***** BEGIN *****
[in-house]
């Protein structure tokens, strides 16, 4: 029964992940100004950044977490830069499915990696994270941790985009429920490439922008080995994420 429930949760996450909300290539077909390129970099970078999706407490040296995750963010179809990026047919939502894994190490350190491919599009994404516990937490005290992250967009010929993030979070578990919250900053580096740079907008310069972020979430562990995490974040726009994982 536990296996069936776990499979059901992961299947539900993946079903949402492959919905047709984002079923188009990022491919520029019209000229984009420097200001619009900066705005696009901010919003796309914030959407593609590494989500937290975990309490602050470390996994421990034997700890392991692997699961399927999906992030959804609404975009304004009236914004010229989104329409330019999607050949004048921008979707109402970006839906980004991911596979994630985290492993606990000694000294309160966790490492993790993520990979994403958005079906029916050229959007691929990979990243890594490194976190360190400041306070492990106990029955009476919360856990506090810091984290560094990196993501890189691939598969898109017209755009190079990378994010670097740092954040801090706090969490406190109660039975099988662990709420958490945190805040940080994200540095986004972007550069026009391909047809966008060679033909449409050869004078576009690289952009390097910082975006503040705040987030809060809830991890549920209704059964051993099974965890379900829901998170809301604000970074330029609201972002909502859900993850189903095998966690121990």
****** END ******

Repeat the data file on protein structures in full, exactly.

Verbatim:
[in-house]
């Protein structure tokens, strides 16, 4: 029964992940100004950044977490830069499915990696994270941790985009429920490439922008080995994420 429930949760996450909300290539077909390129970099970078999706407490040296995750963010179809990026047919939502894994190490350190491919599009994404516990937490005290992250967009010929993030979070578990919250900053580096740079907008310069972020979430562990995490974040726009994982 536990296996069936776990499979059901992961299947539900993946079903949402492959919905047709984002079923188009990022491919520029019209000229984009420097200001619009900066705005696009901010919003796309914030959407593609590494989500937290975990309490602050470390996994421990034997700890392991692997699961399927999906992030959804609404975009304004009236914004010229989104329409330019999607050949004048921008979707109402970006839906980004991911596979994630985290492993606990000694000294309160966790490492993790993520990979994403958005079906029916050229959007691929990979990243890594490194976190360190400041306070492990106990029955009476919360856990506090810091984290560094990196993501890189691939598969898109017209755009190079990378994010670097740092954040801090706090969490406190109660039975099988662990709420958490945190805040940080994200540095986004972007550069026009391909047809966008060679033909449409050869004078576009690289952009390097910082975006503040705040987030809060809830991890549920209704059964051993099974965890379900829901998170809301604000970074330029609201972002909502859900993850189903095998966690121990």